I think you can argue that all kinds of things are wrong with the way animals are kept by circuses and zoos, but the idea that giving an intelligent animal something to do is cruel is just wrong. At our local (very highly regarded) zoo the elephants give a little show each day, and the very serious scientific zookeepers do that for the elephants as much as for the entertainment of the zoo visitors. The elephants also helped -- enthusiastically by all accounts -- in the cleanup of the zoo after Hurricane Katrina.

If circumstances required you to live your entire life in something like a modern suburban house without ever leaving, you would probably be grateful for the opportunity to show some skills and get some applause. Yes, you can argue that putting an intelligent animal in that position is a bad thing intrinsically, but what do you do when all the natural habitat is disappearing and what is left is infested with poachers? If you knew you were safe in that suburban house behind a wall would you really want to leave if every trip meant a chance to get shot by someone who wants to turn your foot into a garbage can?
posted by Bringer Tom at 2:29 PM on January 15, 2017 [58 favorites]


Curious timing. Just the other day, they named Kristen Michelle Wilson as the first woman ring master.
posted by IndigoJones at 2:29 PM on January 15, 2017 [5 favorites]


Back in the day, if you wanted to see a scantily-clad hootchie-cootchie dancer, you had to wait until the travelling show came to town. The ladies performed in smaller sideshow tents, and this required some creative dance moves in regards to the central pole holding the tent up. So... as long as there are folks who take their clothes off and pole-dance, the last lingering spirits of the circus will never truly be gone.
posted by Mary Ellen Carter at 2:32 PM on January 15, 2017 [13 favorites]


I'm a bit sad just because it's 146 years old, but the animal stuff was really problematic and I had no interest in attending the circus myself or taking my kids (especially with the animal acts). But I'm REALLY sad about the circus train ending because that is clearly the coolest part of the whole thing, people who get to live on a train year-round! Ringmaster's apartment; pie car; what's it like?; more pictures of the smaller apartments; and more train pics.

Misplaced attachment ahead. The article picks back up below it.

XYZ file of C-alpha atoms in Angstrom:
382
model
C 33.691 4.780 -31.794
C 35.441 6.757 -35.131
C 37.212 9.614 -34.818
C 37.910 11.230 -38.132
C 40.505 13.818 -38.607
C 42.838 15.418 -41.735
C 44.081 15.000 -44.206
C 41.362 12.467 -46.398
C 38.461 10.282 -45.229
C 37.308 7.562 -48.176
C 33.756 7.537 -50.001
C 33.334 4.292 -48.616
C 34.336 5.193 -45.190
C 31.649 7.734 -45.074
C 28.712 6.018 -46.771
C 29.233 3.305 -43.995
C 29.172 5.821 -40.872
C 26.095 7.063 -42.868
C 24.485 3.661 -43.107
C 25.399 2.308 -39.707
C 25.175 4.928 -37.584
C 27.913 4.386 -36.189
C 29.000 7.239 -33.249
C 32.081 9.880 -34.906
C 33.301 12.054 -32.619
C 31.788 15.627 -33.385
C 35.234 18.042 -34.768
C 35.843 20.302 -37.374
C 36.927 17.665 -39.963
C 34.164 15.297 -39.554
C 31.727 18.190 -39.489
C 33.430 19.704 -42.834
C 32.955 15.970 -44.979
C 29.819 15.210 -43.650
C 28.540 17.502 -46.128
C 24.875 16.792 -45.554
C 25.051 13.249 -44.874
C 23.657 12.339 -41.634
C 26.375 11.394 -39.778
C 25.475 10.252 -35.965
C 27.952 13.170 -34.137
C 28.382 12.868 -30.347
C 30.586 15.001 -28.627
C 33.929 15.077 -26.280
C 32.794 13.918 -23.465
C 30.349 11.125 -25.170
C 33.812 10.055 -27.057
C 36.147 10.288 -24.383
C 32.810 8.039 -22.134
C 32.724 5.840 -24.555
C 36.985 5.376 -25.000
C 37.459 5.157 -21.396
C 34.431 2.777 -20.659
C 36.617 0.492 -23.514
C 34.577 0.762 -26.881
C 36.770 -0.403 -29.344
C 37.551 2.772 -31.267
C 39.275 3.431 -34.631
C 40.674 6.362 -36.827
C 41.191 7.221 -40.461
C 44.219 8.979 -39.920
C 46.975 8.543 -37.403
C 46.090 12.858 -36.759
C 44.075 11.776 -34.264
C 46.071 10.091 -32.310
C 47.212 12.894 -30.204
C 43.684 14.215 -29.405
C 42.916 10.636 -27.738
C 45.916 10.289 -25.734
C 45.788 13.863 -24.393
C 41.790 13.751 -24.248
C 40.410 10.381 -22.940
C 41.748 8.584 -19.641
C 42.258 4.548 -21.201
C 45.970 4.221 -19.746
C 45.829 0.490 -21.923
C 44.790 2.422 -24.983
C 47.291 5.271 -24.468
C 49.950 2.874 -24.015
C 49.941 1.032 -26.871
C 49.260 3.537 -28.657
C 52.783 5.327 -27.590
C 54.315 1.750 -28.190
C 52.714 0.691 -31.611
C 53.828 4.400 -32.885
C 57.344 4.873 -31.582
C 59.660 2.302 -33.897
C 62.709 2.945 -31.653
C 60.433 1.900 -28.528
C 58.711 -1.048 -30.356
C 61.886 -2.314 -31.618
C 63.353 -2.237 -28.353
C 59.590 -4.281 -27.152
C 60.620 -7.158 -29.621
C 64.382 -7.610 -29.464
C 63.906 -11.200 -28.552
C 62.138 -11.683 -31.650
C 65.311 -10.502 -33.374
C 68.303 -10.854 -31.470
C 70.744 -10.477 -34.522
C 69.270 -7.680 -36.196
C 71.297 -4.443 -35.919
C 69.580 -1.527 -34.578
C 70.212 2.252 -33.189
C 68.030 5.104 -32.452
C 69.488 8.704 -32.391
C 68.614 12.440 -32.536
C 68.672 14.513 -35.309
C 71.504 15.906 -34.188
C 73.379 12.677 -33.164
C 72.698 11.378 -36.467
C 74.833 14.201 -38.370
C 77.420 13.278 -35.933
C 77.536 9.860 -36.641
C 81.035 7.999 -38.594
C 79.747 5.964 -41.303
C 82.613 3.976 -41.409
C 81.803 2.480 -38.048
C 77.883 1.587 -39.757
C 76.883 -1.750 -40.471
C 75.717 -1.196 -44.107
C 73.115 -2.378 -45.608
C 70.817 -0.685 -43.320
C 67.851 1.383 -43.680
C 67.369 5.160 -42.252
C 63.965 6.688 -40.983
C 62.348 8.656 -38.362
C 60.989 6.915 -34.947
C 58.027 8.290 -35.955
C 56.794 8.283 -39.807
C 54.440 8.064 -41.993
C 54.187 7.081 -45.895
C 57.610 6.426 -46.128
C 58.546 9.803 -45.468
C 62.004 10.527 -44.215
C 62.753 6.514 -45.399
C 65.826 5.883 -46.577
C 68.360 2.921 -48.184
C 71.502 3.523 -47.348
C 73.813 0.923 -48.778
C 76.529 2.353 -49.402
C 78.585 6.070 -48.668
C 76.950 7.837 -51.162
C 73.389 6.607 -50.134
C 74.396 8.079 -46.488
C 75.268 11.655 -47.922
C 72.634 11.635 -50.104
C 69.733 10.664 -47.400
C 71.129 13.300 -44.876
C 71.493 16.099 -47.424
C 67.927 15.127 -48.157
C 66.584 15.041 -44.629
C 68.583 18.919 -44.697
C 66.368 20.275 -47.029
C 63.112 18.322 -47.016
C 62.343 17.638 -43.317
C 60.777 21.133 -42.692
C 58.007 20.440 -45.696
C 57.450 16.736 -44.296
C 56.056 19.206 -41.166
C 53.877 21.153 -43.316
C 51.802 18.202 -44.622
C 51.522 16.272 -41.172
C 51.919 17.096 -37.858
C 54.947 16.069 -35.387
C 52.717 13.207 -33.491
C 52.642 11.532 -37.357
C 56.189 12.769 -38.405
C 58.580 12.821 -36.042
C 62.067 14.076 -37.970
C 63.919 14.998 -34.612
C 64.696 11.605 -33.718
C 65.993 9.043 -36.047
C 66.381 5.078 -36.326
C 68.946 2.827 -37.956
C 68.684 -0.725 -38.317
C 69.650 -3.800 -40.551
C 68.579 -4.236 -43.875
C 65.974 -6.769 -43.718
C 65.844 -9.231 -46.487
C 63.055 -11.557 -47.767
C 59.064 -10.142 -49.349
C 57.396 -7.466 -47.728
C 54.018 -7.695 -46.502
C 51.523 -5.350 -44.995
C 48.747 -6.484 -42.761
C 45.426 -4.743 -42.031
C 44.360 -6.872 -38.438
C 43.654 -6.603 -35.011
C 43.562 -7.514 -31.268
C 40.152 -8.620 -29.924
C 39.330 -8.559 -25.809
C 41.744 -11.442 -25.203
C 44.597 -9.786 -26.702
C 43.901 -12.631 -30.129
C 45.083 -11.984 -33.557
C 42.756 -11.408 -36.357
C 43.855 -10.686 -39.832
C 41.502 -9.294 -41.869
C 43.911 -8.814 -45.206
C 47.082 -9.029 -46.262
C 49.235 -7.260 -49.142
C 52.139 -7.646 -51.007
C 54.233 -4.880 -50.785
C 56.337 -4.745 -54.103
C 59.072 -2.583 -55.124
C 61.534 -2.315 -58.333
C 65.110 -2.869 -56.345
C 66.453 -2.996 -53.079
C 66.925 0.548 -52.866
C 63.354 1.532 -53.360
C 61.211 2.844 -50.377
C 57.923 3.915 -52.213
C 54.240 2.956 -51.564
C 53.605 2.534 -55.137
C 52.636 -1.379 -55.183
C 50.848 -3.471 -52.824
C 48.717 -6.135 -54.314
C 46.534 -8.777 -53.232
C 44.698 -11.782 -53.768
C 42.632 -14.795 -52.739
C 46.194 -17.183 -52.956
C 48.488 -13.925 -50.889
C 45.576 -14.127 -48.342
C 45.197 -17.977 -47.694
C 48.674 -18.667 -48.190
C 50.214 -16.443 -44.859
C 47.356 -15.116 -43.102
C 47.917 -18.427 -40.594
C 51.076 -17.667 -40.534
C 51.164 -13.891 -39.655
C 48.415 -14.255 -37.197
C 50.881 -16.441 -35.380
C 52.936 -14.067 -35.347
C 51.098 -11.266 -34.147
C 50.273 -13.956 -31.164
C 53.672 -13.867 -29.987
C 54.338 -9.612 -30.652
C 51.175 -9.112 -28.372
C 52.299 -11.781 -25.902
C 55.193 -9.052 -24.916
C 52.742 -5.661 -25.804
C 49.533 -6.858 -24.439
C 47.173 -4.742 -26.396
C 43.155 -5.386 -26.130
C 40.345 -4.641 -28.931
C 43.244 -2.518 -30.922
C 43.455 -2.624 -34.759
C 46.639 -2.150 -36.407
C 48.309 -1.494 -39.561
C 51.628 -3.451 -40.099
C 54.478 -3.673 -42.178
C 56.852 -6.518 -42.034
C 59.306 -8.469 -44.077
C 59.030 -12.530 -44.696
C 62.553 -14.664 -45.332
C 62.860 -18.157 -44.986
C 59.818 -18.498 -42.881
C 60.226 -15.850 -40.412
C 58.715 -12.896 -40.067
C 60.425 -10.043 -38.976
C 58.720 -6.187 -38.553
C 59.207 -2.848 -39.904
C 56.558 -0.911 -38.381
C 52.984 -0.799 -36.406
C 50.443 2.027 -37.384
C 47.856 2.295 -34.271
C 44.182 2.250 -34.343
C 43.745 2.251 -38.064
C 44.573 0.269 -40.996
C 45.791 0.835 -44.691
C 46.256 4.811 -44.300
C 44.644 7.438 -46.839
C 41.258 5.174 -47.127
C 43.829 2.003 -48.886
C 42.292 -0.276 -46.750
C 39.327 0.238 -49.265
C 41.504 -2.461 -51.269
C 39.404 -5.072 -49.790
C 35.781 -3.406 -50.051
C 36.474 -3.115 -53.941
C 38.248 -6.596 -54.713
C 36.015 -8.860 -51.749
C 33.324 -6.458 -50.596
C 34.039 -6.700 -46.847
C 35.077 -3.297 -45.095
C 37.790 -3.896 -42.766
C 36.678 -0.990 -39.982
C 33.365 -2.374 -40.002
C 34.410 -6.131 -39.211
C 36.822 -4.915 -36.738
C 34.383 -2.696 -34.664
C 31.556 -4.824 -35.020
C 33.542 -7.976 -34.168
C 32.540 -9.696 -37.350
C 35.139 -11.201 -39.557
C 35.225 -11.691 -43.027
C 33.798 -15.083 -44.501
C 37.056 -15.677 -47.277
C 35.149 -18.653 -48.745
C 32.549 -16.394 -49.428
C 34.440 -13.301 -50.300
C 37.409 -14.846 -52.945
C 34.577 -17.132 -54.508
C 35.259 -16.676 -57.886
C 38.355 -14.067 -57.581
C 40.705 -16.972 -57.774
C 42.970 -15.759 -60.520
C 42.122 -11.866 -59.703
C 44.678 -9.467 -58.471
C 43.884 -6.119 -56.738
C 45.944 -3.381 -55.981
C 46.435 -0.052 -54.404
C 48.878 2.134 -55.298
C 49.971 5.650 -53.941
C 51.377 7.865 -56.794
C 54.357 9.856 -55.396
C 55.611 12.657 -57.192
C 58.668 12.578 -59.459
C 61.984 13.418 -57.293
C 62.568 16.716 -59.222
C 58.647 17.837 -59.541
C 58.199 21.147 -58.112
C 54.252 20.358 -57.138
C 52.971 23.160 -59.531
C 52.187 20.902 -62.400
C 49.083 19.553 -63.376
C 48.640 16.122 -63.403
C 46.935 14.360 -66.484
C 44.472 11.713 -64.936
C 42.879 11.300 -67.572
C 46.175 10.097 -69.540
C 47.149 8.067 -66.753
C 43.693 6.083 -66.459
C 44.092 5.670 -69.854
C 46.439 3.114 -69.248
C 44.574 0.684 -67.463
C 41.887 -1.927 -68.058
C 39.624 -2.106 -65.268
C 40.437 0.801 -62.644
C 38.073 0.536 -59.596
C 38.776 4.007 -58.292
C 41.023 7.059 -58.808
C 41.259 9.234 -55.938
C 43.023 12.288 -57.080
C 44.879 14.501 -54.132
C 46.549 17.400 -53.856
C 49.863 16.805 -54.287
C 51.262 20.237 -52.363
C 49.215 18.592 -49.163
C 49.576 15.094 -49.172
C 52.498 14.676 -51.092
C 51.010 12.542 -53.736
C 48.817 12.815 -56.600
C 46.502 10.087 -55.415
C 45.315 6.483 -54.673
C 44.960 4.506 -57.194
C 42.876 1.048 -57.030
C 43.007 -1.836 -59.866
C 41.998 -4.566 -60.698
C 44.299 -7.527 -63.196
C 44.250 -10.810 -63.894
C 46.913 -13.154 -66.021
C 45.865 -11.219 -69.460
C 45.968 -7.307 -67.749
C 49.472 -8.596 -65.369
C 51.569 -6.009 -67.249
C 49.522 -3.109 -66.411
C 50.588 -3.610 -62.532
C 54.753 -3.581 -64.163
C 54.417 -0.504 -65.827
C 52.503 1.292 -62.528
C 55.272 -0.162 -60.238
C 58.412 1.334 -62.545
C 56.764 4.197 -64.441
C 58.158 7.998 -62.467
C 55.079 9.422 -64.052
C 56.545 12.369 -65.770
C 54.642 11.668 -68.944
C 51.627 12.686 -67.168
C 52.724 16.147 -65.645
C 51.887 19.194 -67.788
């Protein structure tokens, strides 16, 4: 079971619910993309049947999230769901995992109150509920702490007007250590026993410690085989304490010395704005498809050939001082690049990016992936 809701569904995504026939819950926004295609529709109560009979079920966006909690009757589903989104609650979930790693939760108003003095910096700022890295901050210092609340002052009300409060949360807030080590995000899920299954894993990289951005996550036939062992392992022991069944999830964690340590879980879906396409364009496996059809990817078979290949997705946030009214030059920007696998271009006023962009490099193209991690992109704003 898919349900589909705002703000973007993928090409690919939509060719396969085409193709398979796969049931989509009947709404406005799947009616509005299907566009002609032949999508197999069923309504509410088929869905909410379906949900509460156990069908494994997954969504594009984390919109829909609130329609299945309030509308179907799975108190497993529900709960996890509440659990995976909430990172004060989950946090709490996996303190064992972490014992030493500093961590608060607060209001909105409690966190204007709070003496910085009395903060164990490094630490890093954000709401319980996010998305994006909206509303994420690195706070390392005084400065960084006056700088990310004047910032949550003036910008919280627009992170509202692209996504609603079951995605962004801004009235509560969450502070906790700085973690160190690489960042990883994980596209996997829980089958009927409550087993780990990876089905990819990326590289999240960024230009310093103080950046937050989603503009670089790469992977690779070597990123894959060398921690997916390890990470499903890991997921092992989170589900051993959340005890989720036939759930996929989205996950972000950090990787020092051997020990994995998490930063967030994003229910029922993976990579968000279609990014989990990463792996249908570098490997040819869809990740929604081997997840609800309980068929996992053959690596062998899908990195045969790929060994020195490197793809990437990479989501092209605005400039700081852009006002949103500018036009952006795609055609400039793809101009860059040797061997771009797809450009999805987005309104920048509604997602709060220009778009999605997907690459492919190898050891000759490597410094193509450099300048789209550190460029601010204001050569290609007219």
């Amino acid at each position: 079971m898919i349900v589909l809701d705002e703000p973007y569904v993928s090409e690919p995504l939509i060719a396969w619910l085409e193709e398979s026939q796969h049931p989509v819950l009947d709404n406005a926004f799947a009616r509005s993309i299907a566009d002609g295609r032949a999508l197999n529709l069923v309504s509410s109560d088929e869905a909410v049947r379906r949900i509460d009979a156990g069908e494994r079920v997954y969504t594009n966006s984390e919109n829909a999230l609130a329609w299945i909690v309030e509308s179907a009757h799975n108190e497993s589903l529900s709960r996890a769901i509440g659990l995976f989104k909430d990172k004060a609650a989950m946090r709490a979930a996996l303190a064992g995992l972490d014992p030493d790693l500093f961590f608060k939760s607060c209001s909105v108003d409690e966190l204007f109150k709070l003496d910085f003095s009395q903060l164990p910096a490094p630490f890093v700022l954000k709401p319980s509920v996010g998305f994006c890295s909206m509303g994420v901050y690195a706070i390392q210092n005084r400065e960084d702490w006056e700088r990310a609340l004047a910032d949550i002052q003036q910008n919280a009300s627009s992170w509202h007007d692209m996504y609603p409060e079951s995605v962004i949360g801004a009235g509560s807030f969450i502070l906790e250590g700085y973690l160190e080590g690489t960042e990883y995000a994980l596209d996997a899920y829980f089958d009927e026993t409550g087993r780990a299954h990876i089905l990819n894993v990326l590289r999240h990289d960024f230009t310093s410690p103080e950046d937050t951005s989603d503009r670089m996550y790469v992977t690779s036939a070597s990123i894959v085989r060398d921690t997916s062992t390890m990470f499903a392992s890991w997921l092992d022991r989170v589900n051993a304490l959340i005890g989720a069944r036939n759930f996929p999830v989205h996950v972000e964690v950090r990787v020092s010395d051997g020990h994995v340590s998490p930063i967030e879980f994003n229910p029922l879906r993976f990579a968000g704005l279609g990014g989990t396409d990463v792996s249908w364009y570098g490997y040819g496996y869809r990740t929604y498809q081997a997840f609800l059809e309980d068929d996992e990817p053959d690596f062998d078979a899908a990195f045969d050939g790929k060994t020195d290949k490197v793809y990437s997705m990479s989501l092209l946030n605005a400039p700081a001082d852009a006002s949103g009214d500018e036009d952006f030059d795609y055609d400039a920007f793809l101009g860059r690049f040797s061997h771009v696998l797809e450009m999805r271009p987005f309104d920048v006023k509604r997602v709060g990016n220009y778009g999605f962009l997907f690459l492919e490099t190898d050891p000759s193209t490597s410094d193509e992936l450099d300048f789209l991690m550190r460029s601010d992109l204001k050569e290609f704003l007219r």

posted by Eyebrows McGee at 2:36 PM on January 15, 2017 [30 favorites]


This attitude has always seemed to me to be a fundamental misunderstanding of what it is to be an intelligent creature. I was having a conversation just a couple of hours ago with an actual human being who was worried that if he retired he would be bored out of his mind. Work is the very definition of "tricks they don't enjoy" and many of us find life kind of pointless when we don't have to do it any more.

I'm always torn between judging the shit out of people like that and being pants-wettingly terrified of them.
posted by Pope Guilty at 2:48 PM on January 15, 2017 [11 favorites]


Absolutely, intelligent animals enjoy activities and need to be provided with them. I was thinking specifically of the last time I went to the zoo, where I saw a monkey flipping and twirling in a net that was provided for just that purpose, with obvious enjoyment. It wasn't acting on any commands, but there was a crowd gathering anyway, and even applauding at the gymnastics. Shortly thereafter, that monkey (or possibly a colleague) escaped, and was safely recaptured when she had had enough. An up-to-date zoo is a forgiving, non-punitive environment.
posted by Countess Elena at 2:51 PM on January 15, 2017 [8 favorites]


Nice to see a positive sign that we are still evolving as civilization.
posted by cwarmy at 2:53 PM on January 15, 2017 [2 favorites]


When I was a kid, I won a poster contest and got to be a clown for a night at the Ringling circus, and this actually makes me kind of sad. Still, it's hard not to wonder how they lasted this long, given how much of an anachronism it is. Much like Blockbuster, the circus has been rendered obsolete.
posted by Thorzdad at 2:54 PM on January 15, 2017 [3 favorites]


My sister has a horse farm. I never put "work"
and "necessary for the sanity of the horses" together until I worked there last summer. They are absolutely task oriented and obviously enjoy being given tasks - whether that's doing tricks in the ring with a trainer or heading out on a fox hunt. They love going to Work.
posted by disclaimer at 2:54 PM on January 15, 2017 [13 favorites]